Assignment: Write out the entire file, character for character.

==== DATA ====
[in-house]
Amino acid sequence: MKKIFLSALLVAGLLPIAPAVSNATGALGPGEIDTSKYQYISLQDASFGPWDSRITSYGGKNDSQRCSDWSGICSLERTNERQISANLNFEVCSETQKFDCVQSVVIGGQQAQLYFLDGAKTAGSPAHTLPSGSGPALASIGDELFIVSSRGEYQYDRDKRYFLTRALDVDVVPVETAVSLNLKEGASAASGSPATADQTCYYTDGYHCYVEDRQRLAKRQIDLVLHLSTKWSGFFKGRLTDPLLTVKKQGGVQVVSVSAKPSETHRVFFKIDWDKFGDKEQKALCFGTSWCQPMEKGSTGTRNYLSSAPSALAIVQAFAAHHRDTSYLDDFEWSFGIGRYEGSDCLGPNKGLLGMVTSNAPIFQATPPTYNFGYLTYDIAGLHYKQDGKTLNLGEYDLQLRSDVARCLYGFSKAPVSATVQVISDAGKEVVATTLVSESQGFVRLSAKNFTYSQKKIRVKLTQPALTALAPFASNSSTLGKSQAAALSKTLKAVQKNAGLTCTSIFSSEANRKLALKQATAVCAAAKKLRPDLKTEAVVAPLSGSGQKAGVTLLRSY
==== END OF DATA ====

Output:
[in-house]
Amino acid sequence: MKKIFLSALLVAGLLPIAPAVSNATGALGPGEIDTSKYQYISLQDASFGPWDSRITSYGGKNDSQRCSDWSGICSLERTNERQISANLNFEVCSETQKFDCVQSVVIGGQQAQLYFLDGAKTAGSPAHTLPSGSGPALASIGDELFIVSSRGEYQYDRDKRYFLTRALDVDVVPVETAVSLNLKEGASAASGSPATADQTCYYTDGYHCYVEDRQRLAKRQIDLVLHLSTKWSGFFKGRLTDPLLTVKKQGGVQVVSVSAKPSETHRVFFKIDWDKFGDKEQKALCFGTSWCQPMEKGSTGTRNYLSSAPSALAIVQAFAAHHRDTSYLDDFEWSFGIGRYEGSDCLGPNKGLLGMVTSNAPIFQATPPTYNFGYLTYDIAGLHYKQDGKTLNLGEYDLQLRSDVARCLYGFSKAPVSATVQVISDAGKEVVATTLVSESQGFVRLSAKNFTYSQKKIRVKLTQPALTALAPFASNSSTLGKSQAAALSKTLKAVQKNAGLTCTSIFSSEANRKLALKQATAVCAAAKKLRPDLKTEAVVAPLSGSGQKAGVTLLRSY